UK Contemplates Qui Tam Provision

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It has recently been reported that the British government is contemplating the creation of a reward system, with qui tam provisions similar to the False Claims Act, to encourage whistleblowers to come forward with necessary information to root out government fraud and other white-collar crime.

The U.K. Home Office, acting in concert with other British agencies, are examining the qui tam provisions contained in the False Claims Act, as well as the IRS and SEC Whistleblower programs. As of now, the British government does not financially reward individuals for revealing original information used by the government to thwart fraud. Due to the recognized potential and actual hardships associated with the courageous act of blowing the whistle, as a seasoned False Claims Act attorney, I feel the addition of a qui tam provision will greatly assist our allies across the pond in its fight against government fraud.

As reported in the New York Times here, Britain’s government will “consider the case for incentivizing whistleblowing, including the provision of financial incentives, to support whistleblowing in cases of fraud, bribery and corruption,” the Home Office said as part of a document announcing the new National Crime Agency (“NCA”) in Britain. The NCA is Britain’s closest equivalent to the FBI. Although discussions concerning a qui tam provision have commenced, there is no deadline regarding a decision on the same.

Since 1986, the Department of Justice’s civil fraud section has recovered more than $20 billion in settlements and judgments, including whistleblower actions.  It is well-recognized that the qui tam provisions of the FCA provide strong incentive for citizens to assist the government in preventing and deterring fraud.

In 2011, the SEC established its own whistleblower program pursuant to the Dodd-Frank Act, the financial industry reform bill passed in response to the financial crisis. Under the SEC’s program, whistleblowers who supply original information that results in sanctions exceeding $1 million can receive rewards representing up to 30 percent of those sanctions. The SEC on numerous occasions has praised the legislatures’ inclusive of a qui tam provision which, according to Mary Jo White, SEC Chairwoman, “has had a big impact on our investigations by providing us with high quality, meaningful tips.”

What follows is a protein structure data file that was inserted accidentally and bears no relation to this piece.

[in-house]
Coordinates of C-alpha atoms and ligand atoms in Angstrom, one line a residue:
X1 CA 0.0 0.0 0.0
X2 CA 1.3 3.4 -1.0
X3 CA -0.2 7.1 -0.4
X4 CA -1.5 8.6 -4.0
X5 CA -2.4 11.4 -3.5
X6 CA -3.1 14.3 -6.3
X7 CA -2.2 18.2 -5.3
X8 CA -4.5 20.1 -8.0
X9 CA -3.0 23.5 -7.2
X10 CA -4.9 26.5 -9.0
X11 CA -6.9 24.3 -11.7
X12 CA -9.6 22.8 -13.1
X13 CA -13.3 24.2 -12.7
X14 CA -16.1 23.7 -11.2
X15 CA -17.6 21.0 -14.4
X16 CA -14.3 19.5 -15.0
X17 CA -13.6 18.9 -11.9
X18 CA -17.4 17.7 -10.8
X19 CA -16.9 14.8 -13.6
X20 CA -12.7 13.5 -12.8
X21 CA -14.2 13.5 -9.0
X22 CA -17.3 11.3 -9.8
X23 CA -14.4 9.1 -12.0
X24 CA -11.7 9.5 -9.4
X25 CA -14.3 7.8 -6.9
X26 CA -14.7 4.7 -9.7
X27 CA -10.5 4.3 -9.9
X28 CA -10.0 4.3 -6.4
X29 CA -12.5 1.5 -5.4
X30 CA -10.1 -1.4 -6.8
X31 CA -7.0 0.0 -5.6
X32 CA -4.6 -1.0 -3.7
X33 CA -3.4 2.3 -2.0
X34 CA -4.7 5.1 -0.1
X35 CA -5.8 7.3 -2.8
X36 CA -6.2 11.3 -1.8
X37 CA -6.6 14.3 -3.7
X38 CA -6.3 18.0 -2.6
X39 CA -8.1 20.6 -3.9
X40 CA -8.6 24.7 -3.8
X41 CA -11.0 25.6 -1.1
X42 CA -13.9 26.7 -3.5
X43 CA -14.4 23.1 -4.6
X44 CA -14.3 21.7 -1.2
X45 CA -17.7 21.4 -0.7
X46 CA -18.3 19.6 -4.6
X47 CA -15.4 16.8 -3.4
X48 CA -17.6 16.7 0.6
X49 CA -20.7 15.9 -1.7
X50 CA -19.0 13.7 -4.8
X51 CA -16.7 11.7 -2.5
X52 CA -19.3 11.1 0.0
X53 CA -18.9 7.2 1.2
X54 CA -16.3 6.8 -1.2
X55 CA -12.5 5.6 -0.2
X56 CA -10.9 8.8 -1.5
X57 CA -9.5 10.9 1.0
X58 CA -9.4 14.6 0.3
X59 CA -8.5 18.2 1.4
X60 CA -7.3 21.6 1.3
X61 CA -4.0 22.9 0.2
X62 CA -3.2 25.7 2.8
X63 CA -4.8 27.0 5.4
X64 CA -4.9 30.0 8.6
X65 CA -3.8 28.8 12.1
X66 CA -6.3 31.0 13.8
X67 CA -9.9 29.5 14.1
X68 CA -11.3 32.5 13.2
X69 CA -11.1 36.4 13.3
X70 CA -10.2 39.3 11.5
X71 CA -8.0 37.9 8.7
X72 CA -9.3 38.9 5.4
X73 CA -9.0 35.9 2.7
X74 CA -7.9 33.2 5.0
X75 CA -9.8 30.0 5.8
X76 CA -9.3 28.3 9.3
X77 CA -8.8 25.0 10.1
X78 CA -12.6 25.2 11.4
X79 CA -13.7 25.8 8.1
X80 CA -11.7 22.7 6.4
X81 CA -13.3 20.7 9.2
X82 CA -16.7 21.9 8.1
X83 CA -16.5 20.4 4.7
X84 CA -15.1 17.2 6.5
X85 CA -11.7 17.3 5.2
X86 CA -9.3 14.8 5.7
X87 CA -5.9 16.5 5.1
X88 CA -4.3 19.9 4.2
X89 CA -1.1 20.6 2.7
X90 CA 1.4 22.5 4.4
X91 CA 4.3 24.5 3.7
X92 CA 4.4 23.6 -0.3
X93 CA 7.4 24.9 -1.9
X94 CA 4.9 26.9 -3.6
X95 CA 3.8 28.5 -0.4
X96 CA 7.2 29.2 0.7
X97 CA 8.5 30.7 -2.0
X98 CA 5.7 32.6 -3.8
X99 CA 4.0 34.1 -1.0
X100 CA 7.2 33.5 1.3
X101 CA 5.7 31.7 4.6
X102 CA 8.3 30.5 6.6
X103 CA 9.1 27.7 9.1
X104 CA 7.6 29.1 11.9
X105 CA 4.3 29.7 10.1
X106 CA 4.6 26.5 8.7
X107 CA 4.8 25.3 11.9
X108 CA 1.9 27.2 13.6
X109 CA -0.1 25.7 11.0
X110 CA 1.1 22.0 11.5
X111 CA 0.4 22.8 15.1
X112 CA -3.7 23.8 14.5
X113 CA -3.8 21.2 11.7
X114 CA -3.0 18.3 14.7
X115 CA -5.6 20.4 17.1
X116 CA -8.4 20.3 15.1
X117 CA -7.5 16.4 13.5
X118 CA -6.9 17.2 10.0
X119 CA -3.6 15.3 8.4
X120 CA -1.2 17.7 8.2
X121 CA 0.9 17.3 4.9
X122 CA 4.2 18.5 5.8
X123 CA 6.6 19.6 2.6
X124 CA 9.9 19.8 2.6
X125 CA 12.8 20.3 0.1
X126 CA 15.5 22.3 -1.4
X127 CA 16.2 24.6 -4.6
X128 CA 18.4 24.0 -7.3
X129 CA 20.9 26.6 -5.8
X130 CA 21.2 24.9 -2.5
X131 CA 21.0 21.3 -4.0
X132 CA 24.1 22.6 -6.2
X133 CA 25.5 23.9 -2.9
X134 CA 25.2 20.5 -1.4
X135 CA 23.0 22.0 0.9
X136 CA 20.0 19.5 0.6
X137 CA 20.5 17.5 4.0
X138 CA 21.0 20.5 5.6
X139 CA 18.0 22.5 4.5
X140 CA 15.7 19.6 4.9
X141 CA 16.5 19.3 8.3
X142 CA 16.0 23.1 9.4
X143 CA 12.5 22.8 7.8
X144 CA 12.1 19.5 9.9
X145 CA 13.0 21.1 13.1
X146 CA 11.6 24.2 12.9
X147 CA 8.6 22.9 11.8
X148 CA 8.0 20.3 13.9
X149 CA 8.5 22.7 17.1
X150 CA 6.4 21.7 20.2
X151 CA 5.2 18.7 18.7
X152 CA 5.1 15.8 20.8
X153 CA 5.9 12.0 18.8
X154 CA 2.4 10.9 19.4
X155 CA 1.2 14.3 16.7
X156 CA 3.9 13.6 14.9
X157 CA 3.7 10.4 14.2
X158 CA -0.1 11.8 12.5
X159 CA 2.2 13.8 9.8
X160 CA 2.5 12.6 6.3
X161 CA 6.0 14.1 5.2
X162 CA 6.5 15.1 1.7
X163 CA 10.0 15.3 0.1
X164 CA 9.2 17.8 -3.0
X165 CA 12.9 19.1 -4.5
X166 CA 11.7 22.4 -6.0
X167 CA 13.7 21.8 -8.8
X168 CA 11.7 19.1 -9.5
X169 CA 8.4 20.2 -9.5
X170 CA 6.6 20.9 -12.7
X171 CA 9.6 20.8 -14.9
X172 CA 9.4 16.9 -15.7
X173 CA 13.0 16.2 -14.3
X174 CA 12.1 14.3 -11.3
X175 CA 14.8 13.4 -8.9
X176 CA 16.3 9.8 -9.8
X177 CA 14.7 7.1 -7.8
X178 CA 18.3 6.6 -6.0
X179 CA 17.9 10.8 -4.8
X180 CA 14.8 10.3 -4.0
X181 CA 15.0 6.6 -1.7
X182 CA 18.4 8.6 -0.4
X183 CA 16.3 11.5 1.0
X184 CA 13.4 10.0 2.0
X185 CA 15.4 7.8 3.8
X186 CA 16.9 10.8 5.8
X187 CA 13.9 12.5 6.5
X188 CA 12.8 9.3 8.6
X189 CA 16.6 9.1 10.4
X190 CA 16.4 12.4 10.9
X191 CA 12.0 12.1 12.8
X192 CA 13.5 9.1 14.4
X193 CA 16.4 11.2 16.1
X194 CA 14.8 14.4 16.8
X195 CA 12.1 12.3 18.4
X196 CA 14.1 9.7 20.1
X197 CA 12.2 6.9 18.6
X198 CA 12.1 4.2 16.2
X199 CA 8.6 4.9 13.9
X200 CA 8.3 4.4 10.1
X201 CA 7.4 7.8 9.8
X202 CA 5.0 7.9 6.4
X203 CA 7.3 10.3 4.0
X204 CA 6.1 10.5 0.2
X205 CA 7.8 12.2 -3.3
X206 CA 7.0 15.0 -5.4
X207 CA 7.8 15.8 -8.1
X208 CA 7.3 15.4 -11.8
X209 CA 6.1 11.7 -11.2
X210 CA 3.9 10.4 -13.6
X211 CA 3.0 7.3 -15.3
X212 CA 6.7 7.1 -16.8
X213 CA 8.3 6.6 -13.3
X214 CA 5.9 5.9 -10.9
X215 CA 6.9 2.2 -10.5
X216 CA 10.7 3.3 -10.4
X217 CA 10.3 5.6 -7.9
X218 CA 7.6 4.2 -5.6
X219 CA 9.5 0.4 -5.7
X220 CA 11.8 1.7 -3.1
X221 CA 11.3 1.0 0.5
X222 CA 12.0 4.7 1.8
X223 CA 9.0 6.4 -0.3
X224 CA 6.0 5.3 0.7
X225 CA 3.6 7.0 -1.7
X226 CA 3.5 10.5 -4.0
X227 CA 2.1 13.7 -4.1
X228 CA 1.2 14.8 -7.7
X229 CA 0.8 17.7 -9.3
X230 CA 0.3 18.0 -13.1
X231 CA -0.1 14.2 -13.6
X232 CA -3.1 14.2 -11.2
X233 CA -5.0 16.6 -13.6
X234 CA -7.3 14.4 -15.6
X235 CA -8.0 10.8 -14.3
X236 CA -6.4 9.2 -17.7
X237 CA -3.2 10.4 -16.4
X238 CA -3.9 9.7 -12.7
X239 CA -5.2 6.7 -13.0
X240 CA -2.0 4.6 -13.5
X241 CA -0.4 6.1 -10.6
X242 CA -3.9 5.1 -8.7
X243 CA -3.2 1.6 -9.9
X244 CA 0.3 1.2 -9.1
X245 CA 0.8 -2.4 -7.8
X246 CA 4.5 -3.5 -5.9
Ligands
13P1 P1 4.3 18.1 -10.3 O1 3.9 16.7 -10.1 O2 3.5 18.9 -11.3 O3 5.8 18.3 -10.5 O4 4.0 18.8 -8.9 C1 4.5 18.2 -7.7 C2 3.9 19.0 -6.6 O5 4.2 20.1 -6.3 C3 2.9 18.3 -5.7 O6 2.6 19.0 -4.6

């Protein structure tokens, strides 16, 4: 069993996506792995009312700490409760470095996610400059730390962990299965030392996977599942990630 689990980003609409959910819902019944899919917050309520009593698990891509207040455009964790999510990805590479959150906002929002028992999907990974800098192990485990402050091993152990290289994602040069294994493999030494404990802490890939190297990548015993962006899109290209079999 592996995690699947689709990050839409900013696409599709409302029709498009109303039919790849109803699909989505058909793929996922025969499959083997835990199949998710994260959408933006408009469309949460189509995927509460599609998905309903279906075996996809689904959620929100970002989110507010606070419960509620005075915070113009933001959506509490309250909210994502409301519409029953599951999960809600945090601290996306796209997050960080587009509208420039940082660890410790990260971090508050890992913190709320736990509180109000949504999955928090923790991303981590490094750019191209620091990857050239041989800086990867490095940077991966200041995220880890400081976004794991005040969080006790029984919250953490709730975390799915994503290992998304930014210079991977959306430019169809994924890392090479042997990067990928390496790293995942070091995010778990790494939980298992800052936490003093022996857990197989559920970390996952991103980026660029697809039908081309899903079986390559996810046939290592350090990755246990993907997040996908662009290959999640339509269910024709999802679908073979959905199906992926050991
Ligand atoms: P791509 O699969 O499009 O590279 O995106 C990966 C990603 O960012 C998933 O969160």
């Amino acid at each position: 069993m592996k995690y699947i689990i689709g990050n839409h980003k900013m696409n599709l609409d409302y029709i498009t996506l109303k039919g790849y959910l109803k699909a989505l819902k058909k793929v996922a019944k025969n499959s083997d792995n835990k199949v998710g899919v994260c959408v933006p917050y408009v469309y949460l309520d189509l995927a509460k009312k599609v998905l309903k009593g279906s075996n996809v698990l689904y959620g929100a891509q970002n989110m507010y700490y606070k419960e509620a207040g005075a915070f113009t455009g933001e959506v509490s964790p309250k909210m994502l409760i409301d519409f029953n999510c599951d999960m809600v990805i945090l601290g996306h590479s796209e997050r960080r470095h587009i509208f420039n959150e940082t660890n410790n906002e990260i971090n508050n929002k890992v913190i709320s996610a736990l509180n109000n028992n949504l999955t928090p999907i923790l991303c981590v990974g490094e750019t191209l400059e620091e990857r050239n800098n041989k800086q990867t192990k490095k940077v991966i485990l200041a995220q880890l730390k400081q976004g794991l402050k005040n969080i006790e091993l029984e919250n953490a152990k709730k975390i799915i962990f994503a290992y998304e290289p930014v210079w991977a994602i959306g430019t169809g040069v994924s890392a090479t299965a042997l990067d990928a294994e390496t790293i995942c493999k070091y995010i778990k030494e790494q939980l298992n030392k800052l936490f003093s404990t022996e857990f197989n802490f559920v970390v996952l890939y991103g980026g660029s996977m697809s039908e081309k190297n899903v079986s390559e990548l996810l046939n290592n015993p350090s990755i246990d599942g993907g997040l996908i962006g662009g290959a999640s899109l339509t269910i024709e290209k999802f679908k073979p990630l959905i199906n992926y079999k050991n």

I am hopeful that the British government will recognize and appreciate the importance of our qui tam provisions and establish its own incentives to reward courageous whistleblowers for their vital information.

Young Law Group is a nationwide leader in whistleblower representation and has successfully represented numerous clients in some of the nation’s largest qui tam cases for over a decade.  For a free confidential consultation, please call Eric L. Young, Esquire at (800) 590-4116 or complete the online form here.

 

 

 

United States Joins Whistleblower Lawsuit Against Novartis Pharmaceuticals

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Philadelphia, Pa, April 26, 2013 PRWeb, Young Law Group (www.young-lawgroup.com; e-mail: eyoung@young-lawgroup.com)

The United States Department of Justice has announced that it is intervening in a qui tam whistleblower suit under the False Claims Act accusing Novartis Pharmaceuticals Corporation of fraudulently billing Medicare, Medicaid, TRICARE, and other federal and state-funded healthcare programs by Novartis’ Cardiovascular Diseases Division through a wide array of kickback schemes involving drugs including Lotrel, Valturna, and Starlix.

U.S. Attorney Preet Bharara announced the intervention in court documents that were unsealed in the United States District Court for the Southern District of New York on April 26, 2013.

“Novartis’ pervasive business practices to fraudulently market numerous drugs including Lotrel, Valturna, Starlix, Tekturna, Diovan, and Exforge, cost taxpayers hundreds of millions of dollars” said Eric L. Young, Esquire, Young Law Group, who, with James E. Miller, Esquire, of Shepherd, Finkelman, Miller, and Shah, LLP, and John Minnino, Esquire, of Minnino Law Offices, is representing the whistleblower, former Novartis sales representative, Oswald Bilotta.

“Novartis’ payment of kickbacks to increase market share is yet another example of abuse in the pharmaceutical industry that contributes to skyrocketing medical costs,” said James E. Miller, Esquire, of Shepherd, Finkelman, Miller, and Shah, LLP.

The whistleblower complaint alleges that Novartis committed massive taxpayer fraud by marketing drugs Lotrel, Valturna, Starlix, Tekturna, Diovan and Exforge through a widespread “pay to play” scheme whereby the company paid off doctors who prescribed its drugs.  As detailed in the government’s intervention Complaint, Novartis’ Cardiovascular Division engaged in a number of schemes whereby the company paid kickbacks to doctors to ensure increased prescriptions at the federal government’s expense.

None of this is new for Novartis. In September 2010, the company announced that it would pay approximately $422 million in criminal and civil fines and penalties to resolve claims that it had paid kickbacks to prescribers of Trileptal, Diovan, Zelnorm, Sandostatin, Tekturna, and Exforge, in addition to claims that the company had promoted some of these drugs for unapproved uses. Nonetheless, Novartis continued paying kickbacks and promoting drugs for unapproved uses, the complaint alleges.